Golden Retrievers are a popular dog breed. Their attractive, charming features, loving demeanor, and easy-to-train characteristics make them one of America's most popular dog breeds.
Due to demand, they are one of the most overbred dog breeds in America. In an October 9 article, veterinarian Michael Lappin argues that this cherished canine breed is dying younger than in the 1970s and 80s. He says many of these canines survived up to 17 years old or more in his early career but are dying before 13.
Slate reports, "Veterinarians agree that golden retrievers have some of the highest cancer rates of any dog breed. According to 1980s–2000s data, maybe the highest."
What happened since this dog breed became popular at Sunday dog parks? Breeding methods.
The late 1800s British social elite maintained Golden Retrievers as hunting and retrieving dogs, according to the article. After the first World War, retrievers grew more popular and life improved for all dogs; they were kept indoors as pets instead of in stables, and preventative veterinarian care and immunizations became the standard.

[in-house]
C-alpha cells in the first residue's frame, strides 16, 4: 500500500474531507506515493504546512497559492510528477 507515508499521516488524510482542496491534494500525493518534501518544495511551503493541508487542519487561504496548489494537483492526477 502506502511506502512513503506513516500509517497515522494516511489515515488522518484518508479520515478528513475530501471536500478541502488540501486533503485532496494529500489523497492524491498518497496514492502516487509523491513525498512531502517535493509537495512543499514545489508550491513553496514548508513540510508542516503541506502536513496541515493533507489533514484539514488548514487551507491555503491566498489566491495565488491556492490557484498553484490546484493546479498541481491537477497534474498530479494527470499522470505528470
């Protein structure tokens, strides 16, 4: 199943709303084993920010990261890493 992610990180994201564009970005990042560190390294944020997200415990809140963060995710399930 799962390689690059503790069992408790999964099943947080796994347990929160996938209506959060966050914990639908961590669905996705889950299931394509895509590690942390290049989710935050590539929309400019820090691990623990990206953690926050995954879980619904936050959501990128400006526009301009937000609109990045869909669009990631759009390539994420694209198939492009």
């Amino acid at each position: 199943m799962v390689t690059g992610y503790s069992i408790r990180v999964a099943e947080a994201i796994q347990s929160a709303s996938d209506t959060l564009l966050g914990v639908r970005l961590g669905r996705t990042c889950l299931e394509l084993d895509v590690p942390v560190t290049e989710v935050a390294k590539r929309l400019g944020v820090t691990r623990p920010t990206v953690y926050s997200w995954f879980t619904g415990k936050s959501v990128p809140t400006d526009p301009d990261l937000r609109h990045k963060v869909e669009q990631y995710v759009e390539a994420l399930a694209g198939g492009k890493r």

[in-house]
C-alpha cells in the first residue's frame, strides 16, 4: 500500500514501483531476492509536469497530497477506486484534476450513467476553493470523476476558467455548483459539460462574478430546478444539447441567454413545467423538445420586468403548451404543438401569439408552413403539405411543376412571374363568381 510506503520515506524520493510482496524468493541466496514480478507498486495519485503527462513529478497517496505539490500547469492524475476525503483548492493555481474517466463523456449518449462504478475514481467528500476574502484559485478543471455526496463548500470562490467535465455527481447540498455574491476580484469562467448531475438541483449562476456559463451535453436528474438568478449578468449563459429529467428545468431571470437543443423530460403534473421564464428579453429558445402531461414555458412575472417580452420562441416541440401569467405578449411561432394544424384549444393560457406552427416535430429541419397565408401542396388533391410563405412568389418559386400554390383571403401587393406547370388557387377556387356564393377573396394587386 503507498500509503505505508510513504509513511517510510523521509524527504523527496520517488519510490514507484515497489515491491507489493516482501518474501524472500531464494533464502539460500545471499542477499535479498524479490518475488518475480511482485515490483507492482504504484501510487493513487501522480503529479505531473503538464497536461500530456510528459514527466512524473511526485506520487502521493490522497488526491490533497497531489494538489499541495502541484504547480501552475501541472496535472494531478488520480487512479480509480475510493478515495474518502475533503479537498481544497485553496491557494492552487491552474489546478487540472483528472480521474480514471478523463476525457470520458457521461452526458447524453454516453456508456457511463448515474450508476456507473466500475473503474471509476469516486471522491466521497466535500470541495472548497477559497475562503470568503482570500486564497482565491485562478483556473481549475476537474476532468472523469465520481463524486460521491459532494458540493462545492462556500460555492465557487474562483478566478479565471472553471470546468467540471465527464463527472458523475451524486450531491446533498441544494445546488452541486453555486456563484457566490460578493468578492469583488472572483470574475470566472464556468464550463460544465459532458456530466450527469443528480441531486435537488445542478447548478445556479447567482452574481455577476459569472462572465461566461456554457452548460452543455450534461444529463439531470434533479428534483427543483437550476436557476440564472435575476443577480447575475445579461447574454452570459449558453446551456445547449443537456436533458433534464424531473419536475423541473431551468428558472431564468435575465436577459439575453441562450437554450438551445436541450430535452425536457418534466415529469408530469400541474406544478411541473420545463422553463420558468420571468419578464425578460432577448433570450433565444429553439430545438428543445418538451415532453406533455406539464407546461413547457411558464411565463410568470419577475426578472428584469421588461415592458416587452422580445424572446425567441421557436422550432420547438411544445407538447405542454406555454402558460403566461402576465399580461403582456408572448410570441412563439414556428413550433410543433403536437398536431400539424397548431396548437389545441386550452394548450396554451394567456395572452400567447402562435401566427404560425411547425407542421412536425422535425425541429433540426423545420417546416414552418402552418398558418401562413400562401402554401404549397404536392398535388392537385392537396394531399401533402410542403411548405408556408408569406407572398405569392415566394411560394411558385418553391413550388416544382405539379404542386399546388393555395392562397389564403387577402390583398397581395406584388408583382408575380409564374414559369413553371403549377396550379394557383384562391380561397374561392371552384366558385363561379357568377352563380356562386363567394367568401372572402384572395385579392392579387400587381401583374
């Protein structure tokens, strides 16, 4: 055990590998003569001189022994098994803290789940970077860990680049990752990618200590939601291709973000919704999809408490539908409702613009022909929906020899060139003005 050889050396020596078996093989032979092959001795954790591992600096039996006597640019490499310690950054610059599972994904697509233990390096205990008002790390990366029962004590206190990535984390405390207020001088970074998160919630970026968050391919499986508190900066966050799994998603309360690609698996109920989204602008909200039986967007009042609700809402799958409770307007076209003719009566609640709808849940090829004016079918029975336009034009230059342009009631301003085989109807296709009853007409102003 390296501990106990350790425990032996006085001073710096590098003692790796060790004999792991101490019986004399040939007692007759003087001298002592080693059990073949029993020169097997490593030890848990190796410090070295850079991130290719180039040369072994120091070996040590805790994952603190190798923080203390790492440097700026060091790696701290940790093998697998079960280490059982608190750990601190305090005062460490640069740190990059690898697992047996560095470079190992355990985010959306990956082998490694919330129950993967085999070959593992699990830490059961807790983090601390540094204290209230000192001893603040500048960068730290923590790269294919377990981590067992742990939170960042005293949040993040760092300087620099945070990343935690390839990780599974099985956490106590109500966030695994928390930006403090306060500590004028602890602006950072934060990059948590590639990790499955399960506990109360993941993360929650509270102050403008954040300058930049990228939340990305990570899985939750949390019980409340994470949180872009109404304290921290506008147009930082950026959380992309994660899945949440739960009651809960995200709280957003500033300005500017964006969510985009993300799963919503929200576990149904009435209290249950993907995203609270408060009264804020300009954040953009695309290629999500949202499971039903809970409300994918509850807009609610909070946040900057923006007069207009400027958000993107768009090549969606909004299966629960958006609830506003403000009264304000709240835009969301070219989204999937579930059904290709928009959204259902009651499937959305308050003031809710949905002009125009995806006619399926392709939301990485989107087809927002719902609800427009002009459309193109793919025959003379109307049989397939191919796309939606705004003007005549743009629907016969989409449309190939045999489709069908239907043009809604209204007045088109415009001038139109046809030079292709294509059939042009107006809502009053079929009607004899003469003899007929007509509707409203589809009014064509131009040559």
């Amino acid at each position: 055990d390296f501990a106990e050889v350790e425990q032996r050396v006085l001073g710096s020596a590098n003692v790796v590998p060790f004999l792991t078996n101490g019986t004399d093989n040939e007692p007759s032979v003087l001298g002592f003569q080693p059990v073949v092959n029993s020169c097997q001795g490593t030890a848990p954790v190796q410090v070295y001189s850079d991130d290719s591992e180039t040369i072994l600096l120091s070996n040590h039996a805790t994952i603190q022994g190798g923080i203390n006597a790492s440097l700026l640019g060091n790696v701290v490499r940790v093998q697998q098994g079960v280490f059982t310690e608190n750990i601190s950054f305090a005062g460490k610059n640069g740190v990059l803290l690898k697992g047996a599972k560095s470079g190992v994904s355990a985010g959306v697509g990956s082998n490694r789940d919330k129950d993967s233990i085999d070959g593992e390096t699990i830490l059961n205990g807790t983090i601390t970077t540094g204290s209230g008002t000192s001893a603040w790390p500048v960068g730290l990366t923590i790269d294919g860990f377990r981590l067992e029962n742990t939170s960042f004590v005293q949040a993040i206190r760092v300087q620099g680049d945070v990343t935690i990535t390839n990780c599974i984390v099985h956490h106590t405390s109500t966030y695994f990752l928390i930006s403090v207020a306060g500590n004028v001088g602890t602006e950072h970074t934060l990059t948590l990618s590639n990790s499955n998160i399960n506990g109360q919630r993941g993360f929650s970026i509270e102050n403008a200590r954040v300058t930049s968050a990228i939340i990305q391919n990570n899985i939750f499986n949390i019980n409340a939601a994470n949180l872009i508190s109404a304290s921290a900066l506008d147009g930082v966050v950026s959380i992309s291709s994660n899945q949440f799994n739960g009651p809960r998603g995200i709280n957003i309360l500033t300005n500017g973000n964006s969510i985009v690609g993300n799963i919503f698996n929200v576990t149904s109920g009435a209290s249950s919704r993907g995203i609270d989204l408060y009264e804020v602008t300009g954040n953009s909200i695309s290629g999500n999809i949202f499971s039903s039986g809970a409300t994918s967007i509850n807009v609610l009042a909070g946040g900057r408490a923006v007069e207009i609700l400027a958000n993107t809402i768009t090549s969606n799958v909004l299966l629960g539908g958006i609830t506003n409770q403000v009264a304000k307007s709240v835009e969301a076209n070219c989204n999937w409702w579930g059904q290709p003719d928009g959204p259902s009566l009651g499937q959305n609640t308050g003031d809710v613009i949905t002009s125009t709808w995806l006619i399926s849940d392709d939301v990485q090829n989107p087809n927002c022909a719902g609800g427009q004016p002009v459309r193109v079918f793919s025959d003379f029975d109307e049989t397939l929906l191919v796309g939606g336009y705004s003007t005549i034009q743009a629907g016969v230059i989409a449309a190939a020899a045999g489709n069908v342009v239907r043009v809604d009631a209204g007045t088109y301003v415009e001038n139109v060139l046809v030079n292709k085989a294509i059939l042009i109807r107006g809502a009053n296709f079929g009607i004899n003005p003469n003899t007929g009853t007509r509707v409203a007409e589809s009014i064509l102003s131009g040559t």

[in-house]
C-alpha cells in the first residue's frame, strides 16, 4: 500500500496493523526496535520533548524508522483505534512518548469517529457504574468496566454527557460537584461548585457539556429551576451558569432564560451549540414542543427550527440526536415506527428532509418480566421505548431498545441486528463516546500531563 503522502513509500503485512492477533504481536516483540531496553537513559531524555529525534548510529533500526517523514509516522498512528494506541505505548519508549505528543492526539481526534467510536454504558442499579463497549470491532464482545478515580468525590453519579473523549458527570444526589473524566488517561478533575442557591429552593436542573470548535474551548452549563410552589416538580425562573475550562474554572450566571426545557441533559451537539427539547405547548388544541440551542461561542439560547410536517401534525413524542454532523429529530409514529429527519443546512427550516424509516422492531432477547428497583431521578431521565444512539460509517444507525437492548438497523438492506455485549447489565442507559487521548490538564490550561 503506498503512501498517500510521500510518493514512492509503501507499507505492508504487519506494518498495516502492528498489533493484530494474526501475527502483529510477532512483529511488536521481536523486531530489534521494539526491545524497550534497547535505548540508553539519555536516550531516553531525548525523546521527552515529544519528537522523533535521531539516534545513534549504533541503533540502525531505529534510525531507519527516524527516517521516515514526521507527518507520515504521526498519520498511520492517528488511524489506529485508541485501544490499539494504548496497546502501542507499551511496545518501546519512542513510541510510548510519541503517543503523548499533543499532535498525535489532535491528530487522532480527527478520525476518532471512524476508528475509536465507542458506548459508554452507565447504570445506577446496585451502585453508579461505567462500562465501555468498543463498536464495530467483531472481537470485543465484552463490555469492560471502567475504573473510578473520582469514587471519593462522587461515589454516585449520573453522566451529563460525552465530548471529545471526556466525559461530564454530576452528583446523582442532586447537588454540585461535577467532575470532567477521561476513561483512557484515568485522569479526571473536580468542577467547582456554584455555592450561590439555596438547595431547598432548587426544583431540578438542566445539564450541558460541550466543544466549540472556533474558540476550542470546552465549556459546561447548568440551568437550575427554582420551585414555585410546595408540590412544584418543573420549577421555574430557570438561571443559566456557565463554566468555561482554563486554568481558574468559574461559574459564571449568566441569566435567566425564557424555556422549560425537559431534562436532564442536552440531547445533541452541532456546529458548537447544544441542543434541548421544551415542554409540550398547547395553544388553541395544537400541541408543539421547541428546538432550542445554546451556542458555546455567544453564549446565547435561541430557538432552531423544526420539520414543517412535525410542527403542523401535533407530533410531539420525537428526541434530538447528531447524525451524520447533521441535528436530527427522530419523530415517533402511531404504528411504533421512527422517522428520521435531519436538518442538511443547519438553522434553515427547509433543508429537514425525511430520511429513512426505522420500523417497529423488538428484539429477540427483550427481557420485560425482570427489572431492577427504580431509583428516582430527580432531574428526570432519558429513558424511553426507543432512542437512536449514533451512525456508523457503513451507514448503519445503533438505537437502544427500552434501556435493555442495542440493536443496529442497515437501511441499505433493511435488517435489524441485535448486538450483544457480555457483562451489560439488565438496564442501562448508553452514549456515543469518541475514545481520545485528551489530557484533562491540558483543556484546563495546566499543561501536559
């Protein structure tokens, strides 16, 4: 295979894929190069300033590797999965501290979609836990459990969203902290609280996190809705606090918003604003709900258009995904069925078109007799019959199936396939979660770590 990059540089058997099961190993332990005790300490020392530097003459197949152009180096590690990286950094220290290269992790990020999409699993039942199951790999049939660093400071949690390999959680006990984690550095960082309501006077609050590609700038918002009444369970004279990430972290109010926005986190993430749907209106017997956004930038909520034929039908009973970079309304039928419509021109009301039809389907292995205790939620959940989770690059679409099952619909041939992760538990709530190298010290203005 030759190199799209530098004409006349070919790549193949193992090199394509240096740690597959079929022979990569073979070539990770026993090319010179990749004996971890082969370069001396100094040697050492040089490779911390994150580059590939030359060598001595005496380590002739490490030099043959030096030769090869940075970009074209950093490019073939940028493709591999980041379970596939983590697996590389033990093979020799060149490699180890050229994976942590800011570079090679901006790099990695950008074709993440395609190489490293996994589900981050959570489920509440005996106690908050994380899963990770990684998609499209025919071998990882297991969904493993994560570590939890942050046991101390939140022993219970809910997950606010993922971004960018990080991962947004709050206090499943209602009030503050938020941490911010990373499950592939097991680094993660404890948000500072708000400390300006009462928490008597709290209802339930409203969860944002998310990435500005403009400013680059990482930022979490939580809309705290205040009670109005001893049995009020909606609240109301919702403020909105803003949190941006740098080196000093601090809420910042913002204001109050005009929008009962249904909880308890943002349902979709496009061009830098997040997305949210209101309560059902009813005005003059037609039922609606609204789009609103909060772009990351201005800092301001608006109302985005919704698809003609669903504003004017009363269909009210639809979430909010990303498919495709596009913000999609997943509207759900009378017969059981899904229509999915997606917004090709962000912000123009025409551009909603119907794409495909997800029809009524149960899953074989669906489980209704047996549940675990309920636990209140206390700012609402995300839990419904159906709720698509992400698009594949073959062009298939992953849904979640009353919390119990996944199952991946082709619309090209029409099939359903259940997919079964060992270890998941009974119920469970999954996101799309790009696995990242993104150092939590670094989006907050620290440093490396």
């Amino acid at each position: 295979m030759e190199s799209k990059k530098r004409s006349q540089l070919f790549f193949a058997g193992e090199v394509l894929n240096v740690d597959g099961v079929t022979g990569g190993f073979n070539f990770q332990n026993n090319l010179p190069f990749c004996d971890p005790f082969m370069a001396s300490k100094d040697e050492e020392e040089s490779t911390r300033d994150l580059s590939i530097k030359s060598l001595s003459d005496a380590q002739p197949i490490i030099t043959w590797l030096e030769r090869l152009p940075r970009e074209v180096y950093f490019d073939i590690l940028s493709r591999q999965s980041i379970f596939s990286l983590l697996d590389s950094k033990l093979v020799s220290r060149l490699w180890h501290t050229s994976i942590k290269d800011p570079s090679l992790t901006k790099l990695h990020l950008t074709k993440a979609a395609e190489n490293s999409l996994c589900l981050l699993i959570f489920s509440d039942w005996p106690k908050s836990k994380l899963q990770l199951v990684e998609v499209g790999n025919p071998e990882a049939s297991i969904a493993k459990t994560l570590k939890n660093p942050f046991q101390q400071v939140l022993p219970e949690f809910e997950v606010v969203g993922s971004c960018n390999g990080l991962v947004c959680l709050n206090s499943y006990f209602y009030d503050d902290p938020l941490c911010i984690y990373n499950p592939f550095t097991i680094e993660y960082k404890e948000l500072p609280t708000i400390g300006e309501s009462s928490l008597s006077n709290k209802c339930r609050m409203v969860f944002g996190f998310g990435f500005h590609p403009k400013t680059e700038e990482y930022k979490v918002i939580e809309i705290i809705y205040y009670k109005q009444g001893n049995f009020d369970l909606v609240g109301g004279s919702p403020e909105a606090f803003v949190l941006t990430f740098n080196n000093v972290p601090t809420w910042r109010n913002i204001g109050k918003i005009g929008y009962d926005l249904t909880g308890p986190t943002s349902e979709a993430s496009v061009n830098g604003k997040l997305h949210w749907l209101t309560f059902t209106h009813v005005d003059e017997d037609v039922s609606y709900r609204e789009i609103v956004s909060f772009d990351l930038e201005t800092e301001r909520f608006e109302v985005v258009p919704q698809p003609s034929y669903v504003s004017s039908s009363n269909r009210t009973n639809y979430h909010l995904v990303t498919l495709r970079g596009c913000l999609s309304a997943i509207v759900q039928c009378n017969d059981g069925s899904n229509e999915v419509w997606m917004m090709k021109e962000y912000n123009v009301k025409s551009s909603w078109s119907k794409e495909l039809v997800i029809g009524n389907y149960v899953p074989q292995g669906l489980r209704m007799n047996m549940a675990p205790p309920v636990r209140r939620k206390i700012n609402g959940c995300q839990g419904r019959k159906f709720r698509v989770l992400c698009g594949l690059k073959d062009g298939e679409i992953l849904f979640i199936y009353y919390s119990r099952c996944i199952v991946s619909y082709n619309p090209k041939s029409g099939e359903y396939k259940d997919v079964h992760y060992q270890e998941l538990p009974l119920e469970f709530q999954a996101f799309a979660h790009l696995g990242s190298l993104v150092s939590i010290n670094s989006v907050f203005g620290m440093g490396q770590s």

Now that we have all this care for our pets, the piece discusses how they might be dying earlier and why it's crucial to understand why dogs get cancer.
Which brings us to line breeding. Line breeding preserves or enhances desirable features or attributes by marrying closely related animals, usually within the same family line or genetic lineage, to reduce the introduction of new genetic material.
All living things pass on detrimental mutations to their children, according to the article. Usually, the descendent inherits a functional copy of the same gene from the other parent, which prevents the detrimental mutation.
When two closely related people are mated, their kids are likely to acquire two copies of the same mutation, such as a cancer-causing mutation, leaving them without a functioning gene.
Since 2012, the Golden Retriever Lifetime Study has tracked Golden Retrievers' diets, activity, and location.
Vets and owners report puppies' behavioral and physical health. The research of almost 3,000 canines also tracks lifespan and death. Some dogs died from vehicle accidents or home fires, but most—600—died from cancer.